Management: The issue and act of the episodes of these two shows, Shigofumi’s Episode 3: “Friends”, and Death Parade’s Episode 11 “Memento Mori” and Episode 12 “Suicide Tour,” is, of course, a rather controversial point of discussion in popular and private discourse, and so my intention, with this essay, is to posit Shigofumi’s and Death Parade’s musings on the subject in a thought-provoking way. Additionally, while I may hold a positive opinion overall of this show, this piece in no ways serves as a comprehensive review of the series, but rather an articulation and analysis of an interesting set of ideas brought up.
This piece also references a previous post of Shigofumi I wrote, which can be found here.
I published a little thematic piece on Shigofumi when I started out blogging. The piece is somewhat of a reflection of how far my blogging voice has come since. My writing then was less lengthy than it is now, by a considerable degree. It was more structurally rigid and emotionally reserved. Now, I’ve gotten to the point where I’m more confident saying a whole variety of different things. The Shigofumi piece ended up drawing some debate, and that debate pertained both to how I interpreted the show’s targeted message as well as the acceptability of the targeted message itself. I made no secret that I was supportive of that message.
That message was anti-suicide.
While it tells its a separate story, Death Parade makes the same message. It is critical of the reasoning that has driven many people to kill themselves. I understand that suicide is a sensitive topic for a lot of people, and what I will say will sound like suicide victim blaming. Consequently, I will make pains to clarify what kind of suicide these shows and I are calling out on. However, if the creators behind Shigofumi and Death Parade are willing to make these points unreservedly, then it would behoove me to not hold back.
The scenario illustrated in Episode 3 of Shigofumi, “Friends,” appears incredulous on face value. A kid by the name of Daiki Senkawa jumps off a building and commits suicide. Everyone, distraught, curious, or some synthesis of the two, from news media to his school to friends, are wondering… why. Why? One friend of Daiki’s, Tooru, is particularly troubled by this question. Barring the indignity of not coming to his friends about this at all, he didn’t seem the person you’d think would commit suicide. He didn’t seem to be depressed, nor did he seem to be concealing any symptoms of depression. By all appearances, the kid was a model student and son.
His father was perplexed too, perplexed enough to hold his classmates hostage with a double-barreled shotgun until he could get an answer out of them to alleviate his anxiety. The father insists with the utmost sincerity Daiki wasn’t being abused at home. The next likely place for harassment left, thought the father, must have been school-related.
Was he being bullied at school? Which one of you was responsible? I just want to know. I’m his father after all.
The unique plot device of the show kicks in as the main recurring character, Fumika, effortlessly bursts through desk-barricaded door and points her own firearm at the father before he can stop her momentum in the form of a hand-mail delivery to Tooru.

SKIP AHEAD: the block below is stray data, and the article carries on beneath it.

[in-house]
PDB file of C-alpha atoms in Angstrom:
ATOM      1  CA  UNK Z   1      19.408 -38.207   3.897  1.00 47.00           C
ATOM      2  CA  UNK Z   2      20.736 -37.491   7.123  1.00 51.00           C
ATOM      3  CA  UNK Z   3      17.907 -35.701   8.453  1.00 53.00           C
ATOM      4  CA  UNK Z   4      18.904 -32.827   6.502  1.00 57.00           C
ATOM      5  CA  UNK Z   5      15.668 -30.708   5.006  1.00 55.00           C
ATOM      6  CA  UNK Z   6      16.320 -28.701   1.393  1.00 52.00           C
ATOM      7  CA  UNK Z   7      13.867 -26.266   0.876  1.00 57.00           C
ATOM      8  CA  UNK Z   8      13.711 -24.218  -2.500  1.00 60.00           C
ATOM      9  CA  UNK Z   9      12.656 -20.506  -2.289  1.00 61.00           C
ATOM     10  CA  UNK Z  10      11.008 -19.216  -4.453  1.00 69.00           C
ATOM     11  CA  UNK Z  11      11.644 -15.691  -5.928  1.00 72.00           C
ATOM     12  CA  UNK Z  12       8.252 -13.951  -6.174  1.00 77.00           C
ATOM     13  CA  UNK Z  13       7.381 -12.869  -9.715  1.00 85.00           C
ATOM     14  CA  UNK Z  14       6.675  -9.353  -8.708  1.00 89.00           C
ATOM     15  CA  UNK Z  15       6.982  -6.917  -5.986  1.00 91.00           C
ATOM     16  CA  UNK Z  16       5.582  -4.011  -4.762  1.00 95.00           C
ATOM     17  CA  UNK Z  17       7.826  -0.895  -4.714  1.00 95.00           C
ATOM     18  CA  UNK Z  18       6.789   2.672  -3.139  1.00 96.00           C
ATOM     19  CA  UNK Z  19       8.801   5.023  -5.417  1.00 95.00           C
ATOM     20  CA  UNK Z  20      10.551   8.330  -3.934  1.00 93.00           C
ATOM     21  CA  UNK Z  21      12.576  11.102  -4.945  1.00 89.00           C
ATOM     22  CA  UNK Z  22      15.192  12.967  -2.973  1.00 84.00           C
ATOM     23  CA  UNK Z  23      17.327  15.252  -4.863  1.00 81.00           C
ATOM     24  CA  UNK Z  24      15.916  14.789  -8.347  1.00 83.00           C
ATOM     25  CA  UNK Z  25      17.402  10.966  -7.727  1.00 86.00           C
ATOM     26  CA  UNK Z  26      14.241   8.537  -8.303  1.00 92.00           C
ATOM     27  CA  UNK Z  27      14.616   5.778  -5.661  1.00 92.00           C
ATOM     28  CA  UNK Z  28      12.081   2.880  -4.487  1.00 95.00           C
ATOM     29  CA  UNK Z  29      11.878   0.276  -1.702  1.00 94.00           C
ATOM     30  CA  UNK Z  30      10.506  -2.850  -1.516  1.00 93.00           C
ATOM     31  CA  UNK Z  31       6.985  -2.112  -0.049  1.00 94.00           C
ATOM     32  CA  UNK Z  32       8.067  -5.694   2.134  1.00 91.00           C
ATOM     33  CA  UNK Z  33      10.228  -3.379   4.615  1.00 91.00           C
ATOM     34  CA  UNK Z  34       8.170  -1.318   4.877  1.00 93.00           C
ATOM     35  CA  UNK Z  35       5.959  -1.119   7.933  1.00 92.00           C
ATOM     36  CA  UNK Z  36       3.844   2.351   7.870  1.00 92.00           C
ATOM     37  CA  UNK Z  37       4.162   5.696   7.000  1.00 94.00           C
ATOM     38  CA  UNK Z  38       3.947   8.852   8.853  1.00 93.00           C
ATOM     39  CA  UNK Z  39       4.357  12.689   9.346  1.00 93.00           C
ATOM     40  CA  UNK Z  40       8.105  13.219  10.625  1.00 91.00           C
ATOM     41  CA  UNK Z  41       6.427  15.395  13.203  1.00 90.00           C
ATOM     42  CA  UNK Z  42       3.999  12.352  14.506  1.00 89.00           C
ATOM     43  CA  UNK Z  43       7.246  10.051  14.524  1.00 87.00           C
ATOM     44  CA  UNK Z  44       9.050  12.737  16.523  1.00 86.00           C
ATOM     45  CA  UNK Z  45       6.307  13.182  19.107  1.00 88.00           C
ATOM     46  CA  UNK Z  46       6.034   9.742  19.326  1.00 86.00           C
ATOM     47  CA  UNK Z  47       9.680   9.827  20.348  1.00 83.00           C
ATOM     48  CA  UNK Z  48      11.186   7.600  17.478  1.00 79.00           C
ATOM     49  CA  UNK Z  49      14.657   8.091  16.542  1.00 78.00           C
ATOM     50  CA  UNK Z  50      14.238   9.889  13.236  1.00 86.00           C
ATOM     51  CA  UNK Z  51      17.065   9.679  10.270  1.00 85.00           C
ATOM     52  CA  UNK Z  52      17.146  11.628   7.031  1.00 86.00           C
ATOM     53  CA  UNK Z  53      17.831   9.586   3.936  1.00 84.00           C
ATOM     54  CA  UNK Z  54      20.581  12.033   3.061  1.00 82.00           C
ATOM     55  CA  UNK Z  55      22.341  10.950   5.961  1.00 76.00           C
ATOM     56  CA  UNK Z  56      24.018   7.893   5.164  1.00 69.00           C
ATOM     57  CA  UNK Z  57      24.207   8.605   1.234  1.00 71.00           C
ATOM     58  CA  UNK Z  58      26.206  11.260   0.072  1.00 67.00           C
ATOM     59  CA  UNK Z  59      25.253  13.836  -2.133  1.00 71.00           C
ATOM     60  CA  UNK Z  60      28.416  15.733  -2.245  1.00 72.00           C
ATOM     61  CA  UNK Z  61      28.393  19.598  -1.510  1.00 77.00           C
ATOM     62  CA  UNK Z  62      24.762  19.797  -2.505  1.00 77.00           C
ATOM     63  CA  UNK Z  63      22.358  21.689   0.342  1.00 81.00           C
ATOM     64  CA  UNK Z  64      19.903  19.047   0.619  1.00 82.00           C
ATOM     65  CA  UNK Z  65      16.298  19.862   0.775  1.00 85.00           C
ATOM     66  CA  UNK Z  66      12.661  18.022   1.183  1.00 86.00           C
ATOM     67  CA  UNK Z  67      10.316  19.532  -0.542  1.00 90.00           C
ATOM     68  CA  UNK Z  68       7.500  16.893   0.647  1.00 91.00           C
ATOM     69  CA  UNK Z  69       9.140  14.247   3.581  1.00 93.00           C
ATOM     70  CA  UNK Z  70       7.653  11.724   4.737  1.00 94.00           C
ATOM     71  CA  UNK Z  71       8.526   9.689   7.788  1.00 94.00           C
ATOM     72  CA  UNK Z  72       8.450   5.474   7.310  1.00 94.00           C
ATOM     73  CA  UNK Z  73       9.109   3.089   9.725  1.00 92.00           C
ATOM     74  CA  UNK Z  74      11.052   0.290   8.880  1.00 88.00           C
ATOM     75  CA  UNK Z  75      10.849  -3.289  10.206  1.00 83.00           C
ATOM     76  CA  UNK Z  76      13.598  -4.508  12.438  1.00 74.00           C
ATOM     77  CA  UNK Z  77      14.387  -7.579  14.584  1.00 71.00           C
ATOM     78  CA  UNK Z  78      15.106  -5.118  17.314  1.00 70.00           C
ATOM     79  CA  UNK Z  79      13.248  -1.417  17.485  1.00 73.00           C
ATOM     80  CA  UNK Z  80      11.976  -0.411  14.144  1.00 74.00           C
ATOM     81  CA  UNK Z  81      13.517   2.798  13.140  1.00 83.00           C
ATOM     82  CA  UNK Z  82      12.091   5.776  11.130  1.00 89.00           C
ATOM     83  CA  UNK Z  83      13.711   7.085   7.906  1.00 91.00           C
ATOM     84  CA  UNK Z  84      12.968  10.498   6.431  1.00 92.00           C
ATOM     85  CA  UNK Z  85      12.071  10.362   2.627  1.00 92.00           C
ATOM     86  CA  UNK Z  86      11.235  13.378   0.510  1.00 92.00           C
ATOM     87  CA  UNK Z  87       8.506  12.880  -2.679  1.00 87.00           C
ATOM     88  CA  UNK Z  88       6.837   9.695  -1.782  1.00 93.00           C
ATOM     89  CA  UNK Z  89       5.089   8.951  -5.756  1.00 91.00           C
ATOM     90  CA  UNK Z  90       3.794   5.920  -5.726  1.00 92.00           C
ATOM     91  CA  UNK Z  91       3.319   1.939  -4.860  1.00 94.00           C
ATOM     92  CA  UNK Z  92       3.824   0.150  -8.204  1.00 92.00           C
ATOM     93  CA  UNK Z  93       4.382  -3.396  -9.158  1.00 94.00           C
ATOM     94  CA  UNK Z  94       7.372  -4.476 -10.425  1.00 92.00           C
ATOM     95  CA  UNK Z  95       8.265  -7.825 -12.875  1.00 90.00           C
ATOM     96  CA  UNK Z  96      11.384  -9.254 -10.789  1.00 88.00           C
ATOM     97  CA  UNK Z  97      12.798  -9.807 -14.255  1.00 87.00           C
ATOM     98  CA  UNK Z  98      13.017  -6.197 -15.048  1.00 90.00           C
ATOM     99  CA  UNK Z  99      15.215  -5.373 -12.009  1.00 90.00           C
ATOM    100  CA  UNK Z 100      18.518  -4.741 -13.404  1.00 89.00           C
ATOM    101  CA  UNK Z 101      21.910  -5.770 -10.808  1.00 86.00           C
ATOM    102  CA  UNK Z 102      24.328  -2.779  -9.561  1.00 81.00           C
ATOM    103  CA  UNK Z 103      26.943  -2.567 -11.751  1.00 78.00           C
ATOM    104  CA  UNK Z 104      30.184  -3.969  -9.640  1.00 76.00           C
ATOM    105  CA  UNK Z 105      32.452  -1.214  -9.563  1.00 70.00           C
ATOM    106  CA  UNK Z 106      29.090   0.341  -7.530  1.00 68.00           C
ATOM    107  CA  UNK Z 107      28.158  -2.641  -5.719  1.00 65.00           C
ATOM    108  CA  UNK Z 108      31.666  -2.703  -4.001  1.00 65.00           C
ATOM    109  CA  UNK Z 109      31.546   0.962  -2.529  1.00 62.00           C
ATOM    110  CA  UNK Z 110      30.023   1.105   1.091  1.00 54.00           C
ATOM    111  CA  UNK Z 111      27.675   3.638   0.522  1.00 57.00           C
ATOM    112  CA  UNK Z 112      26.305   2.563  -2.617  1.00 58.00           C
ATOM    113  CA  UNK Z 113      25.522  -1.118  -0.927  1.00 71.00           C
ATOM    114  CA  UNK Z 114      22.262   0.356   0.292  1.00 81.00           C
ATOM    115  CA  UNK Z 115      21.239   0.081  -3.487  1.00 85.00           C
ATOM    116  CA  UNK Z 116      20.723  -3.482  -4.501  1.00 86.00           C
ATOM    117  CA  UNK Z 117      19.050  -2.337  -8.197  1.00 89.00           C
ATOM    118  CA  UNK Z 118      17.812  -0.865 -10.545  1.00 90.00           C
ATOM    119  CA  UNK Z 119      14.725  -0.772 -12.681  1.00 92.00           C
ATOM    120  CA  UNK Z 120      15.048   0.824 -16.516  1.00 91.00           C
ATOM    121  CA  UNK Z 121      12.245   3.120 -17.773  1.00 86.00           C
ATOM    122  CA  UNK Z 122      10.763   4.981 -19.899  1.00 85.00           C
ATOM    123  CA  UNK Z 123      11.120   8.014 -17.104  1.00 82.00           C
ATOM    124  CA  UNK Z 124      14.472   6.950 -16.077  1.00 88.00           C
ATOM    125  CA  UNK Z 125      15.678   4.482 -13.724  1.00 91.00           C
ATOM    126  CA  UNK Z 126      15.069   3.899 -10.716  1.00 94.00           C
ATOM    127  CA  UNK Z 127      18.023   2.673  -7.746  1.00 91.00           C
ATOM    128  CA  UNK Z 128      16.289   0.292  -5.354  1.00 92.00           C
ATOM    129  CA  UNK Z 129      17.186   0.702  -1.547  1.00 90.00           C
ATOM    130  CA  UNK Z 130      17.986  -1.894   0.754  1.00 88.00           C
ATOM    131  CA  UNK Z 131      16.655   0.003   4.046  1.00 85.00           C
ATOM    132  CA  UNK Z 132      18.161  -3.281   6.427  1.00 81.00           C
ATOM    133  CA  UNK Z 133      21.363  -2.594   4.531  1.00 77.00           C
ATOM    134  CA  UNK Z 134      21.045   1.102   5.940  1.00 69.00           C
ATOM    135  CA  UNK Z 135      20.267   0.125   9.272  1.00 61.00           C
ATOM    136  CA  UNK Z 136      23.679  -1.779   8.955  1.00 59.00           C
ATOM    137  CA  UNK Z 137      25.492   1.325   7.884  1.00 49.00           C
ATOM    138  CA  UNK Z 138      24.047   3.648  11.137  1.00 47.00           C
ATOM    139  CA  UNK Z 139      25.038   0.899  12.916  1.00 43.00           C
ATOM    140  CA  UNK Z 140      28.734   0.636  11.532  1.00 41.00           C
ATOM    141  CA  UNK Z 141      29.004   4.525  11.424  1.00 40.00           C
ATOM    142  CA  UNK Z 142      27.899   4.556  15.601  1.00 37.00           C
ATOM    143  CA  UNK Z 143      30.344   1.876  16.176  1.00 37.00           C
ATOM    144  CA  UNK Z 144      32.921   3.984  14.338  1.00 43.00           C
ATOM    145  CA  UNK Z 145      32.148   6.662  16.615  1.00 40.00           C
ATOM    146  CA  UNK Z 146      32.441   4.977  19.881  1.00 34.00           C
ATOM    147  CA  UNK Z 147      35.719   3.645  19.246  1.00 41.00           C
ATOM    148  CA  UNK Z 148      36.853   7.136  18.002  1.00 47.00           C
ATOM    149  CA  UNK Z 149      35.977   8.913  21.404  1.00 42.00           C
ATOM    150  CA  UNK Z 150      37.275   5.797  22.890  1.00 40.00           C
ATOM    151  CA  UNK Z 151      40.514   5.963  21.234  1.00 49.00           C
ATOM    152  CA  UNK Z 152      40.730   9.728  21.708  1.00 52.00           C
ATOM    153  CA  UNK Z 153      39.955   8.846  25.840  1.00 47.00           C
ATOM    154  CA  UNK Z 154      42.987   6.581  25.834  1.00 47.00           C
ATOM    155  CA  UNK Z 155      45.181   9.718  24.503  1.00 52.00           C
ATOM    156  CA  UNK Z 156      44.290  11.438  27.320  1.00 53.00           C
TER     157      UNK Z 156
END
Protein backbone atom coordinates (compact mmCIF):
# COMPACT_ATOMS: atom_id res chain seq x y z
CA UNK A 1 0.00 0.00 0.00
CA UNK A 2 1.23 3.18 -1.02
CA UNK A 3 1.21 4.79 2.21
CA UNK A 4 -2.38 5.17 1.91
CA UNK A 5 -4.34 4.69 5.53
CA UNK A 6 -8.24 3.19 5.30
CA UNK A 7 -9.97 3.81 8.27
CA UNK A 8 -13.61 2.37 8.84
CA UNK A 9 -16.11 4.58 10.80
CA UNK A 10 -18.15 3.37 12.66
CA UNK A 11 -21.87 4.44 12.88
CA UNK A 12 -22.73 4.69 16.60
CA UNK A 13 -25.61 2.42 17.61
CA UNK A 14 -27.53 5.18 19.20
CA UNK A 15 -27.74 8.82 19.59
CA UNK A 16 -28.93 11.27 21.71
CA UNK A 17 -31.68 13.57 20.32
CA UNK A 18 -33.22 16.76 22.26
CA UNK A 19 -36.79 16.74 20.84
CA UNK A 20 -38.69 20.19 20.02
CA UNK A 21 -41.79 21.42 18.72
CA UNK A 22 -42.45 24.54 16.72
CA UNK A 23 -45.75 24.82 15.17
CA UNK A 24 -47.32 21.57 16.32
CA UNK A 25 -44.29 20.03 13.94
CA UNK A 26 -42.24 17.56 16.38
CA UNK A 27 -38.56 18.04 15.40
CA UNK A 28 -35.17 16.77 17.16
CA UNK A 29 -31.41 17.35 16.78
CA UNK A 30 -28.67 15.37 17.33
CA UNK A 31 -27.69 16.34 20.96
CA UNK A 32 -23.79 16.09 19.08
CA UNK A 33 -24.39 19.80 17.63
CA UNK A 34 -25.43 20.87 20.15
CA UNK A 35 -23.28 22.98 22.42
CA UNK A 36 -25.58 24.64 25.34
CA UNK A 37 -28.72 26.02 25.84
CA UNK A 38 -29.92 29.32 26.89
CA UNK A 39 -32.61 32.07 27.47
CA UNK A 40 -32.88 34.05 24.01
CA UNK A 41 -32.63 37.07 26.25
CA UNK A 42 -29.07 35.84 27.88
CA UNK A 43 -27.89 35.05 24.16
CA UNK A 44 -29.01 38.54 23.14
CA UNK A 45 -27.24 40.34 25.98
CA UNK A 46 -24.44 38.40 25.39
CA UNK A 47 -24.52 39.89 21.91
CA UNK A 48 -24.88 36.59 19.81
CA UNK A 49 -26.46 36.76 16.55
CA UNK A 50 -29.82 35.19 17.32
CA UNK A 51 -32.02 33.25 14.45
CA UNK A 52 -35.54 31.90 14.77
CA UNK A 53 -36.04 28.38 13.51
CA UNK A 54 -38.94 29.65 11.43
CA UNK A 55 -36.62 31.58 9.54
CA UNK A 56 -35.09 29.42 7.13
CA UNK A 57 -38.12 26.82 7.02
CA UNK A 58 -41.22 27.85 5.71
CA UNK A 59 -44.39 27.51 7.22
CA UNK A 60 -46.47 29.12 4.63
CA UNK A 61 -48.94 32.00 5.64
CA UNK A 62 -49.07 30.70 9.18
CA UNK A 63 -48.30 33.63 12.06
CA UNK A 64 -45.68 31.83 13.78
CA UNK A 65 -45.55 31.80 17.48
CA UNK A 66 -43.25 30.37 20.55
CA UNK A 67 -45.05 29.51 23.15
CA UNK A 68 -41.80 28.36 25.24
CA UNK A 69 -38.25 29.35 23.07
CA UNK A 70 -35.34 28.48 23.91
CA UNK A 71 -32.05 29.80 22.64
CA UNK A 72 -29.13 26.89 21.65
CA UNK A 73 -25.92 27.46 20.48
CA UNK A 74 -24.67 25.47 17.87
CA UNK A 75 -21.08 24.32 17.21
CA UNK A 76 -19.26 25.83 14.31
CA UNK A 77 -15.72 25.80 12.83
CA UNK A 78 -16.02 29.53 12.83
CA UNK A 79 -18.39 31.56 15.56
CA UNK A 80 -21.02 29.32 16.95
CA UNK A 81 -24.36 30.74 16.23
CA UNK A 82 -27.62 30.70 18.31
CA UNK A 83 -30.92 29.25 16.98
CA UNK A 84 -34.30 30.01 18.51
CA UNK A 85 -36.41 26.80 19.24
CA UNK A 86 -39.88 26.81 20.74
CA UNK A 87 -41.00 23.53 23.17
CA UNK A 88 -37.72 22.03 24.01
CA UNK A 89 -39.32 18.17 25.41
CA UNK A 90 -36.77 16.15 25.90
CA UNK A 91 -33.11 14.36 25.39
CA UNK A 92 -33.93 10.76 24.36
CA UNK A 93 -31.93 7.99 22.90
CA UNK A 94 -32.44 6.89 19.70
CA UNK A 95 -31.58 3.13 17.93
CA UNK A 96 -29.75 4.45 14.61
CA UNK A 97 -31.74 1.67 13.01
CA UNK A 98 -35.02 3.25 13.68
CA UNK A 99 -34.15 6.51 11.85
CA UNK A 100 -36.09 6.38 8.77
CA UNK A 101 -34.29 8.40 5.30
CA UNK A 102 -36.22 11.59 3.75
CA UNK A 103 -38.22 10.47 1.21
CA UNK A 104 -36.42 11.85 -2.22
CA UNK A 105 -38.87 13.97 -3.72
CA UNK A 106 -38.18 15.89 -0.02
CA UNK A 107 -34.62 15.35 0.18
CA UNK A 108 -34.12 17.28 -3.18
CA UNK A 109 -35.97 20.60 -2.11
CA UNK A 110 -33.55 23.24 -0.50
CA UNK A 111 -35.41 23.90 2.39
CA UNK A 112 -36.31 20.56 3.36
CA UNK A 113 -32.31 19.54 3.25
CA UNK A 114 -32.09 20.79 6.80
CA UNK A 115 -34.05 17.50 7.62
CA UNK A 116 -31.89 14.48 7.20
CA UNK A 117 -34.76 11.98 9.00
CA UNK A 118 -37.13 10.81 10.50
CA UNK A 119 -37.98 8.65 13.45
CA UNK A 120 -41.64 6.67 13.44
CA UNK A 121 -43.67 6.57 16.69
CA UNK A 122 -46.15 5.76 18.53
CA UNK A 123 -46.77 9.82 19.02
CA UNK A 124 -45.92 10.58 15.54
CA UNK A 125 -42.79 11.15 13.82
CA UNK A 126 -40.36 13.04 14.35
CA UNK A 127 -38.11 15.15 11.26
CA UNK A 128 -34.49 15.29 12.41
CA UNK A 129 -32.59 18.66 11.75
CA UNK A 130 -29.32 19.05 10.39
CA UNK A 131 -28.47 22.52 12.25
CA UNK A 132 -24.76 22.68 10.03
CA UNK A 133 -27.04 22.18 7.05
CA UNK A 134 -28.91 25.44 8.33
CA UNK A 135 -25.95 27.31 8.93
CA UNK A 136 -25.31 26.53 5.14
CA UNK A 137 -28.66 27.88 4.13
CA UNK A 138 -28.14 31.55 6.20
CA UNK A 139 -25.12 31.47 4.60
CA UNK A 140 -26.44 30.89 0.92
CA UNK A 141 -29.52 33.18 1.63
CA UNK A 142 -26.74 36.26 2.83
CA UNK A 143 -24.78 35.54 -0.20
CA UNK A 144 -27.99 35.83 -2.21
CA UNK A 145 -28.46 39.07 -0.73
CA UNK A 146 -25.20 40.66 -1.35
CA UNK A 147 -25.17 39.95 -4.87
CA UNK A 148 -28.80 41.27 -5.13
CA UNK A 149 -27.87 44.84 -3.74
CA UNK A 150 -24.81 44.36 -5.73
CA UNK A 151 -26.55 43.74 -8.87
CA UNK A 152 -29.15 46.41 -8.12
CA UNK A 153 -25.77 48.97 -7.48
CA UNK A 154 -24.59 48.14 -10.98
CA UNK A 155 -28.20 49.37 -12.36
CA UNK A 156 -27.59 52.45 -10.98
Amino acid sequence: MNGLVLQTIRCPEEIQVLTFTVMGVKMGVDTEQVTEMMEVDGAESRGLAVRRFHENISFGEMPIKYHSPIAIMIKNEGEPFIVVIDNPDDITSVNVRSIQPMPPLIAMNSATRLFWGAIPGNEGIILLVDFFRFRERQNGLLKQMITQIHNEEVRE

What she delivered, a shigofumi, is a letter (fumi) delivered from the afterlife (shigo), and what do you know? The letter is from the recently deceased Daiki. Tooru reads it aloud, and Daiki’s words end up clearing all the misunderstanding. Daiki killed himself because he was curious about the experience.
“In it, he wrote that he himself became curious of what it would be like to jump. He stated that while he had no particular reason to die, but he had no particular reason to leave either.
And that’s that.”
Tell that to his terrorized classmates. Tell that to his traumatized father.
But, you know, taking a disinterested step back, you can’t help but feel this is a little too convenient. Barring the supernatural, of course, even if this hostage scenario is something that could plausibly occur in real life, it’s not like it’s probable that it would escalate to the extent it did in this show. Additionally, it’s not like this kid knew it would end up as disastrously as it did, that his father would take up a gun in his son’s name to secure justice, revenge, or some synthesis of the two.
I’d tell these commenters that they’re missing the point. What they’re claiming threatens to undermine any attempt by creators to use the fantastical and surreal to demonstrate the real. I’d also accuse those commenters of lacking imagination, or at least some historical depth. World War I is essentially a potpourri of numerous worse case scenarios, like the one involving death of the Austro-Hungarian Archduke Franz Ferdinand and a sandwich, making up a worst one, a disastrous event on a global scale that lead to the deaths of millions. I’d also challenge this implication that the suicide in question would have been less serious if people weren’t physically injured as a consequence. Malaise can be psychosomatic, after all, but suppose the health of one’s mind and body was dualistic. People still end up emotionally upset, and that make people do destructive things. These commenters, however, seem to imply that that kind of hurt deserves much less merit, if any merit at all.
That kind of hurt has made people kill themselves and kill other people, hurt themselves and hurt other people. Grief can kill, and even when it doesn’t, it hurts. It really hurts, and to put other family and friends into that potential kind of situation means some two-to-three combination of:
1. Being certain that there’s no potential for them to suffer,
2. Being negligent about their potential suffering, and/or
3. Being self-centered.
You can argue that he was being negligent, if not about hostage scenario per se, then at least about the grief he caused his friend, his classmates, and his father. But why was he negligent?
Because he only thought to sate his curiosity.
He thought only about himself.
Daiki was self-centered.
Now, I’m not denying that Daiki’s case isn’t exactly representative for the majority of suicides that have occurred. If not unique, his case is probably rare, and when we discuss suicides in society, we typically discuss them in the context of depressed individuals abruptly taking their own lives.
I’m going to qualify that the suicide I’m going to address are people who possess a relatively decent amount of agency to do independent things other than suicide, and I’m going to exclude cases where euthanasia is concerned. I’m going to talk about individuals with the relative physical and social mobility of people like Daiki. These individuals take their own lives when their depression overwhelms them, when they either endure misery enough that they feel they have nothing and no one left to live for, or feel pained enough that they feel what and who they can live for isn’t worth the trouble. I’ve had another commenter criticize, albeit respectfully, Shigofumi’s message on suicide for being an attack on personal freedom, a defense I personally feel is dubious. People should be able to take their own lives if they feel like it so long as it doesn’t cause direct physical injury to other people. Said people shouldn’t have to cater to the feelings of others. It’s an individual choice, and we should respect it. After all, people are individuals.